Hospital's kitchen hygiene criticism

IPSWICH Hospital has come under fire in a report into the state of England's hospital kitchens and canteens.

IPSWICH Hospital has come under fire in a report into the state of England's hospital kitchens and canteens.

Nationwide, nearly half of all hospital food preparation areas have failed to meet basic standards of cleanliness and hygiene, the report has been claimed.

Ipswich Hospital was one of six nationwide where inspections highlighted five or more areas of concern over the last two years.

In its 2007 inspection, it has been criticised because a door frame to a vegetable chiller was damaged and could not be properly cleaned, and the seal between sink units and wall were in a bad condition - again leading to cleaning problems.

However, there were more problems in its 2006 report - the occasional cockroach was found, used injection ampoules were discovered in a cardboard box in the kitchen, and the freezer area was not clean.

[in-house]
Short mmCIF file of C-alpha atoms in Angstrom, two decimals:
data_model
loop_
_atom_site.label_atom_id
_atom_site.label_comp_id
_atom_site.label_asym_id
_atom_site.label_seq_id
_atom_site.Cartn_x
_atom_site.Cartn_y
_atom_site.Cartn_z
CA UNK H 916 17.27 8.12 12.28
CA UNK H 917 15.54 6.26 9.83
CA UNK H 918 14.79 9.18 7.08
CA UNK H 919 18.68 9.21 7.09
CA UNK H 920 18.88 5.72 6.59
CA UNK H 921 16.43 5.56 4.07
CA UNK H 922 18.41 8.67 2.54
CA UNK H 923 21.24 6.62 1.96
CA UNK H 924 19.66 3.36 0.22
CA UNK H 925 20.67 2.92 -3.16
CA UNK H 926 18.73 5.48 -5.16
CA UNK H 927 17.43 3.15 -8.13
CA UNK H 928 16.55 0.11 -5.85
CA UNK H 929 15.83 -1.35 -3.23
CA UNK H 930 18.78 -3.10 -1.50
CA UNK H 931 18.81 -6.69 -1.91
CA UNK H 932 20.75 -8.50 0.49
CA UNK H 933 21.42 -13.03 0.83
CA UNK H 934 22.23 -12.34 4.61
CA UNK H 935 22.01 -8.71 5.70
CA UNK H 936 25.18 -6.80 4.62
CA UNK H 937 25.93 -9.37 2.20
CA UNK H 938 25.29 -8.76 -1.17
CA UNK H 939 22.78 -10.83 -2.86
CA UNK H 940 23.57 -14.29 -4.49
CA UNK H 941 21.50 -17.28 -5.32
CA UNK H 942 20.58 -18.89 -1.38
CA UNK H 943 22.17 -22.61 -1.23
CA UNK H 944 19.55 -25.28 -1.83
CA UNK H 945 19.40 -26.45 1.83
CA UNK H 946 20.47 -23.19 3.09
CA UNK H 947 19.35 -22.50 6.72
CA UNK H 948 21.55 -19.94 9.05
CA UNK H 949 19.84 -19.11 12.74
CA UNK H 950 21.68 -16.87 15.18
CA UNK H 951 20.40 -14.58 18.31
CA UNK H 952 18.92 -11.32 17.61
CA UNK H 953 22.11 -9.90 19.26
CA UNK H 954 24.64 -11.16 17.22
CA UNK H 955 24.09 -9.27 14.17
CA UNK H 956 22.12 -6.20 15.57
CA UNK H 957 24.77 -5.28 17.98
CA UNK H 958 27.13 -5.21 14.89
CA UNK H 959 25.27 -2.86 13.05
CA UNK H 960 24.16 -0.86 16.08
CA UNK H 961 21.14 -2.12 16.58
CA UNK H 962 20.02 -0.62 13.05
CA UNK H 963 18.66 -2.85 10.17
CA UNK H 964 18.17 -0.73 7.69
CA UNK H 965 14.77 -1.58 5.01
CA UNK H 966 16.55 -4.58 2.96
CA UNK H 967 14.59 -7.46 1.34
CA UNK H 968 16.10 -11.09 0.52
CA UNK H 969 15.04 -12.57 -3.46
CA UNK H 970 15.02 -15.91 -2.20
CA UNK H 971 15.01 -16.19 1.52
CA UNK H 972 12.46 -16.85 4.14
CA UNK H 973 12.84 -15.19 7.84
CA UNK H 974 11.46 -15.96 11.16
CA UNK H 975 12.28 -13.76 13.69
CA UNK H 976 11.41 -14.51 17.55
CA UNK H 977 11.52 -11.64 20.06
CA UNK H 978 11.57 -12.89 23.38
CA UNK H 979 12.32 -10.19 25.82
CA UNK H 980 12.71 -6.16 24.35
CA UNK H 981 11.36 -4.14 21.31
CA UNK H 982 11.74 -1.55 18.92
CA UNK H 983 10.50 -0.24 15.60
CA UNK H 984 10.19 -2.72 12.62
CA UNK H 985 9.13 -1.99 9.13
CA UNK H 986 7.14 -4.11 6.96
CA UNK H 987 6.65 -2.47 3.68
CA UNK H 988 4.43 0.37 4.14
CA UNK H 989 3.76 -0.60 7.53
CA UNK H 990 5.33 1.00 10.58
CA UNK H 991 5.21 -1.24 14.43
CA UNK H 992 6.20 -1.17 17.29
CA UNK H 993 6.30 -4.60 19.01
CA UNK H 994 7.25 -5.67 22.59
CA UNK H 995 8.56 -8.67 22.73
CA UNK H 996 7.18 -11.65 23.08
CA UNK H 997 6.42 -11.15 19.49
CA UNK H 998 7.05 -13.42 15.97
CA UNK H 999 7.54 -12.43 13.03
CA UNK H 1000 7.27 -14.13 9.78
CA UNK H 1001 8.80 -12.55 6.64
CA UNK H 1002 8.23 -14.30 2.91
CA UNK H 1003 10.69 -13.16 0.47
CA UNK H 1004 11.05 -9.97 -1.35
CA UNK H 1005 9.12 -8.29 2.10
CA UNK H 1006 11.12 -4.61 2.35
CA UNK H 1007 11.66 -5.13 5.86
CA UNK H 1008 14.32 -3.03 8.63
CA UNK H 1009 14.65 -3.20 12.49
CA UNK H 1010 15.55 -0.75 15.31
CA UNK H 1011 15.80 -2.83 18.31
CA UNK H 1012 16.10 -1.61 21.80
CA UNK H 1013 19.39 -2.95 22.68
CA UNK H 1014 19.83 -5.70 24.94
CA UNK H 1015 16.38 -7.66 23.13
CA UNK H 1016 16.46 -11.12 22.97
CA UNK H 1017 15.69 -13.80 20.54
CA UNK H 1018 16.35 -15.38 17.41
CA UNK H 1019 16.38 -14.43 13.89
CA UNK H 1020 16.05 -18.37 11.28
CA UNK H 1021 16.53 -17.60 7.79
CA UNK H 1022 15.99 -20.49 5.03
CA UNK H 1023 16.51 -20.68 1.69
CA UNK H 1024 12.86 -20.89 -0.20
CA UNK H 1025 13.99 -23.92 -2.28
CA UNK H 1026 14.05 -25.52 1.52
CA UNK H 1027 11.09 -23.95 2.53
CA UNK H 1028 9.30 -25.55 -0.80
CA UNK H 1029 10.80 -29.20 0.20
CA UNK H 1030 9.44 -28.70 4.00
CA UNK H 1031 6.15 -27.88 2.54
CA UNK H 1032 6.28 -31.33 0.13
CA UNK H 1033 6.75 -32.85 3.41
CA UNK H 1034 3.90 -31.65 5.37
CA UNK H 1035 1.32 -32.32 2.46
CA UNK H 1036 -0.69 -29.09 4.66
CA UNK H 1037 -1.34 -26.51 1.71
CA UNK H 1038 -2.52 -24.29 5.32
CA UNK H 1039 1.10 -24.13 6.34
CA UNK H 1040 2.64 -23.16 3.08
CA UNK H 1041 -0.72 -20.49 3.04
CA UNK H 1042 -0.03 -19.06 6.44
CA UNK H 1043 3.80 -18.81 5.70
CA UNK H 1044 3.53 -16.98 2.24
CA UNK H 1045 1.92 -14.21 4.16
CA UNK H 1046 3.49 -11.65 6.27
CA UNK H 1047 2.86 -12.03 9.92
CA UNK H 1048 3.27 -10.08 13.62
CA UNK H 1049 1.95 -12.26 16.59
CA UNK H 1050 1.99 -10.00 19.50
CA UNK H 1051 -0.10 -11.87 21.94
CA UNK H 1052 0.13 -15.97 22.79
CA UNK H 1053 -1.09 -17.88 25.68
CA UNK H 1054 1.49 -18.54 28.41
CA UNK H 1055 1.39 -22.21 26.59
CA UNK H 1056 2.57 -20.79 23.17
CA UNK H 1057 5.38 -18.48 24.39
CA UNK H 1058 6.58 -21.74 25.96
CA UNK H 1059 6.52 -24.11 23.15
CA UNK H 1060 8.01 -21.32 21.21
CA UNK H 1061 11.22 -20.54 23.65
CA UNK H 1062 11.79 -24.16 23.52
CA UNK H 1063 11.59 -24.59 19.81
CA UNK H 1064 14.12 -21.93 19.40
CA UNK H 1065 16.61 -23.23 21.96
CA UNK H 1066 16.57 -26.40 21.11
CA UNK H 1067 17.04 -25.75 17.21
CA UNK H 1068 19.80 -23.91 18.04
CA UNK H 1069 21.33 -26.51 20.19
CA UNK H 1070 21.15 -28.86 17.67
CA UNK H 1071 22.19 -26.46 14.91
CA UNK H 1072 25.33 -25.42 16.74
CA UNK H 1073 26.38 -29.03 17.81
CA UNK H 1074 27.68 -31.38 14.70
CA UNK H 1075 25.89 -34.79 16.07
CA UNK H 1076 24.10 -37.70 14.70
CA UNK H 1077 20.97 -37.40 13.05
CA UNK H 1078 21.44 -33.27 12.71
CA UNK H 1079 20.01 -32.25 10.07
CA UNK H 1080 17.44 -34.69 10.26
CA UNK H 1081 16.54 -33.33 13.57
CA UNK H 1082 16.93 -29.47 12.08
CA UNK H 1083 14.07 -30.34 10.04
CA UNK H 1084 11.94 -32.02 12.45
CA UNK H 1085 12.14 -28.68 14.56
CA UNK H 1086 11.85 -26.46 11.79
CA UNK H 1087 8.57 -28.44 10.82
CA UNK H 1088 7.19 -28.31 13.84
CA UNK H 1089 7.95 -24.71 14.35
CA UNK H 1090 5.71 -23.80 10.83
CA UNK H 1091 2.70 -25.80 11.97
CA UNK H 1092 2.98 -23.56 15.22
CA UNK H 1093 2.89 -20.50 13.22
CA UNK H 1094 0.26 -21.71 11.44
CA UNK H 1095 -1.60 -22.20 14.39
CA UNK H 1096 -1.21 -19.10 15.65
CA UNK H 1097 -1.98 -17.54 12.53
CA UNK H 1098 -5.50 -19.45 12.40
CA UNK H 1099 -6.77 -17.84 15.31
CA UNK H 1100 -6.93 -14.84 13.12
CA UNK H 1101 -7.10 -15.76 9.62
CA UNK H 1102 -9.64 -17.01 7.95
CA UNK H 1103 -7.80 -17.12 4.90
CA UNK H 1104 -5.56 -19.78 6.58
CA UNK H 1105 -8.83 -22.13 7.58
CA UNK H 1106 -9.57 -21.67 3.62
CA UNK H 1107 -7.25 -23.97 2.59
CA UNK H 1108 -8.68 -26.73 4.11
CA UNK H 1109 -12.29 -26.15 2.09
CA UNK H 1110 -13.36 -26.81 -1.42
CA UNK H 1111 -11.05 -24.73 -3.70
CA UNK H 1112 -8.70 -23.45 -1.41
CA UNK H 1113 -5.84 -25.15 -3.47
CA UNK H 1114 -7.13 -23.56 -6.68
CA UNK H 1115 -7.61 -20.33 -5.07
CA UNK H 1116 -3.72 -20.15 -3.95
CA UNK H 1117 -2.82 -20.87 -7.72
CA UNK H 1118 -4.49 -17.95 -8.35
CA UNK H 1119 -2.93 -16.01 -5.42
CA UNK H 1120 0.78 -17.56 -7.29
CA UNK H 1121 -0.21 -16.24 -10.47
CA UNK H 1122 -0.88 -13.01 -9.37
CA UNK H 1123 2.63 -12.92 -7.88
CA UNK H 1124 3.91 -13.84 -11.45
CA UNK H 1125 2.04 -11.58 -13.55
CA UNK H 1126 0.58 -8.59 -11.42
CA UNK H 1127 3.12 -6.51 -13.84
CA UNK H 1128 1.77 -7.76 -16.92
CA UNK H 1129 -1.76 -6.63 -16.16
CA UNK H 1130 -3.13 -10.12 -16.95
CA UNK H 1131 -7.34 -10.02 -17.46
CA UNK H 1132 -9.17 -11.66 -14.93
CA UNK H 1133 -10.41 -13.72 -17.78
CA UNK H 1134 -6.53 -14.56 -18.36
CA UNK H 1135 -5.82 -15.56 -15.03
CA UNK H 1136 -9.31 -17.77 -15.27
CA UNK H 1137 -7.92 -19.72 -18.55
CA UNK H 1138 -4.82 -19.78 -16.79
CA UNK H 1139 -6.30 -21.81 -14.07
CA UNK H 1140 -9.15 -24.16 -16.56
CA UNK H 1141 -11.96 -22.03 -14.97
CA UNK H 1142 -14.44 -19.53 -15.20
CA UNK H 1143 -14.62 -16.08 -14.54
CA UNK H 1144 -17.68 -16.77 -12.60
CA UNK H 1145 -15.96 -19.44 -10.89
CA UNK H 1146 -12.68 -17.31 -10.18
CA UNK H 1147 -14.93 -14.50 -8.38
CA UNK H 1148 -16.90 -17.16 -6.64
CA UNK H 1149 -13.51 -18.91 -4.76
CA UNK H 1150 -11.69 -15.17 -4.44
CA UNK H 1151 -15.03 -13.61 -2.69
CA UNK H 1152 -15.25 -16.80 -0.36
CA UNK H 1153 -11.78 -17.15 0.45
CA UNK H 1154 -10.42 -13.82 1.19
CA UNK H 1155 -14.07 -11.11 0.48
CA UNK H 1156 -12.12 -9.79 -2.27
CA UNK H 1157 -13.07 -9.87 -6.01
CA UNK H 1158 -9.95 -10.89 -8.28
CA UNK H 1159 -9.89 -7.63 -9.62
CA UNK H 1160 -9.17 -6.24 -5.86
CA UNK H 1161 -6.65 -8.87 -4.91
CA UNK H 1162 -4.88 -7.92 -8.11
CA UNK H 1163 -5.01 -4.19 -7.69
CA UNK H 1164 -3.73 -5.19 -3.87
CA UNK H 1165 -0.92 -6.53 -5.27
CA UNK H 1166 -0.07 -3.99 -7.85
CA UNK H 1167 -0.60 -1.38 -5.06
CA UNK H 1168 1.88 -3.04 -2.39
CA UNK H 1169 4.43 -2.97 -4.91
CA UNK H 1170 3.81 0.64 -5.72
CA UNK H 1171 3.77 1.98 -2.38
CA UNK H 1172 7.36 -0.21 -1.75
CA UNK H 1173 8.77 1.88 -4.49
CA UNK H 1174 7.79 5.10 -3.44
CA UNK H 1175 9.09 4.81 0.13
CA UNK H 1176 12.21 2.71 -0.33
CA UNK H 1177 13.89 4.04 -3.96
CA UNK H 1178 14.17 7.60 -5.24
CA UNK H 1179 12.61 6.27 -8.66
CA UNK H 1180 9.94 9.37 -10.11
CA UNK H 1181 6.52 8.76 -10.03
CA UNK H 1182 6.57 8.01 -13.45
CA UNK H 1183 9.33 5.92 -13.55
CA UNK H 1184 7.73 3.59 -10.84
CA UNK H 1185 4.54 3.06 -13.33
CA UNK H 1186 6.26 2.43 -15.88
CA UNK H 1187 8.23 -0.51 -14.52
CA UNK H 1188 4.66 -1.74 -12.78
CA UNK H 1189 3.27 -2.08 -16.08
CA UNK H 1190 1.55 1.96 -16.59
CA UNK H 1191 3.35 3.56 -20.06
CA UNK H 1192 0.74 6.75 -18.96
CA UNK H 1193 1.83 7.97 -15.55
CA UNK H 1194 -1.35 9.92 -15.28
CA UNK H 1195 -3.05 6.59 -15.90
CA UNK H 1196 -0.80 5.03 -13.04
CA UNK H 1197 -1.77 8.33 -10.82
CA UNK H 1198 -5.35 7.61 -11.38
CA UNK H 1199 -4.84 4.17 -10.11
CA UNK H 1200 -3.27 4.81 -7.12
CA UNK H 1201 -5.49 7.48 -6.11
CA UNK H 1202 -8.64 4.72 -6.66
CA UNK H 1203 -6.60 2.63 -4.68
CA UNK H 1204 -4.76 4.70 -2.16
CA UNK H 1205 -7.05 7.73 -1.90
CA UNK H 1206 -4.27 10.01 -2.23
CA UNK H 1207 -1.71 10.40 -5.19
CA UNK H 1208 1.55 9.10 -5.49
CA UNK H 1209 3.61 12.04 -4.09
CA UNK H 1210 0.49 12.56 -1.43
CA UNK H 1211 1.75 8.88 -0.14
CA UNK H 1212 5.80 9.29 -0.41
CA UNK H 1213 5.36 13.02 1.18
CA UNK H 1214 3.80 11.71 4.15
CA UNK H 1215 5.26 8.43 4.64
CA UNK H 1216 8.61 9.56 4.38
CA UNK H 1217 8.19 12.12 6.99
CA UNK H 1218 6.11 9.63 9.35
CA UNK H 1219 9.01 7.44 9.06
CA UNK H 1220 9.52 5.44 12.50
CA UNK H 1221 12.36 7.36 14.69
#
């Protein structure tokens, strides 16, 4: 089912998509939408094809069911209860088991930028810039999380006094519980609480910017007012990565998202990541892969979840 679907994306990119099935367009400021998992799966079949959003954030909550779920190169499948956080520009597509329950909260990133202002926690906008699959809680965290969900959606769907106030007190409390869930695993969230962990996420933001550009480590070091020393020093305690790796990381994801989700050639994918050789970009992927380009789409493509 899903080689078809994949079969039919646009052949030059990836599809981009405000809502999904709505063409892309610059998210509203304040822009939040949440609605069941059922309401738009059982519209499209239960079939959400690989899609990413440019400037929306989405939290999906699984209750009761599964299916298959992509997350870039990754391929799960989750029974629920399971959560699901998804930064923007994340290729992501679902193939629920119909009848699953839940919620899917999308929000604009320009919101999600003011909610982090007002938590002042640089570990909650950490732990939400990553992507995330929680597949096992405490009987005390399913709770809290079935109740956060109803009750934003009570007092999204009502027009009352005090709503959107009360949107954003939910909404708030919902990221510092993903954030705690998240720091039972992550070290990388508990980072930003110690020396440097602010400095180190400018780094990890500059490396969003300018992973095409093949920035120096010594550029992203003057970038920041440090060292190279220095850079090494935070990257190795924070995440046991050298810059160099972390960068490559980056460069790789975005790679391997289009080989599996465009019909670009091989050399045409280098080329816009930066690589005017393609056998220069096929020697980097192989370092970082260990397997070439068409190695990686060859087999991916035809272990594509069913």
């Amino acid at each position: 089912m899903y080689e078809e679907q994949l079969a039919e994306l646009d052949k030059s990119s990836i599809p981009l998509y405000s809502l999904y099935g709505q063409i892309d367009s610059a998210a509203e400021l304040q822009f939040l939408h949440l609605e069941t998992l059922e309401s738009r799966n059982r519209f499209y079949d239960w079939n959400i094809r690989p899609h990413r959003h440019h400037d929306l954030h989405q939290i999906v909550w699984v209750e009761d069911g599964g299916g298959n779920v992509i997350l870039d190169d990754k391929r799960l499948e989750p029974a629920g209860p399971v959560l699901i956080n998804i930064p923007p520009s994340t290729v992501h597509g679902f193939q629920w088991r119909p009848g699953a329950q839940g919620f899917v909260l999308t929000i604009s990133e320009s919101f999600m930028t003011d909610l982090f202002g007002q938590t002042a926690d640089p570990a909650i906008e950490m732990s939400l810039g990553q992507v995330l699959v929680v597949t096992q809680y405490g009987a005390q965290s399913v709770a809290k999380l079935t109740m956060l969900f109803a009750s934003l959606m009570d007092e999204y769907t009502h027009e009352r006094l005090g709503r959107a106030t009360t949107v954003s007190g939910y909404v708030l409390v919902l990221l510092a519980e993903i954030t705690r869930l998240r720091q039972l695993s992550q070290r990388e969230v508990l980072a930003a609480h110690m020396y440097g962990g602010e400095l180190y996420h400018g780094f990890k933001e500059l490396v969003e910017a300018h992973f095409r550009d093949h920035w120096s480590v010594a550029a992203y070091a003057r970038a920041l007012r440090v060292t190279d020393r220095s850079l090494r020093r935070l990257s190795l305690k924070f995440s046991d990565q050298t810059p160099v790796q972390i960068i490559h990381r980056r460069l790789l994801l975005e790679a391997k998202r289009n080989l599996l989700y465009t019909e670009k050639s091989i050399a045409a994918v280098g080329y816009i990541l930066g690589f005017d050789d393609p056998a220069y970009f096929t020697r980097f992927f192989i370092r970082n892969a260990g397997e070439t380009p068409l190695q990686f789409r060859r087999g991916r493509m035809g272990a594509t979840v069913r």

A hospital spokeswoman said: “Once we get hold of the report we will look into it very carefully, as it is not a picture I recognise.

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“We work to the highest standards but we will look at this report very carefully indeed.

“We had a major refurbishment of our kitchens in the recent past and we are looking back at what is not a current situation now. We will issue a statement once we have read into this report properly.”

A Freedom of Information (FOI) request was submitted to a quarter of all English local authorities asking for their health inspection reports into the food preparation areas of hospitals within their jurisdiction.

Liberal Democrat health spokesman Norman Lamb MP said: “It is simply unacceptable that such terrible practices are taking place in an environment where hygiene and safety should be paramount.”

The other hospitals where there were five or more areas of concern were: Farnham Road Hospital in Guildford; Churchill Hospital in Oxford; Blackpool Victoria Hospital in Blackpool; City Hospital in Derby; and Norfolk and Norwich University Hospital in Norwich.

A Department of Health spokesperson said: “Failure to meet hygiene standards is unacceptable and where there are problems, we expect the local authorities responsible for inspecting and enforcing food hygiene regulations to take action.”

N What do you think of hygiene at Ipswich Hospital? Write to Your Letters, Evening Star, 30 Lower Brook Street, Ipswich, IP4 1AN, or e-mail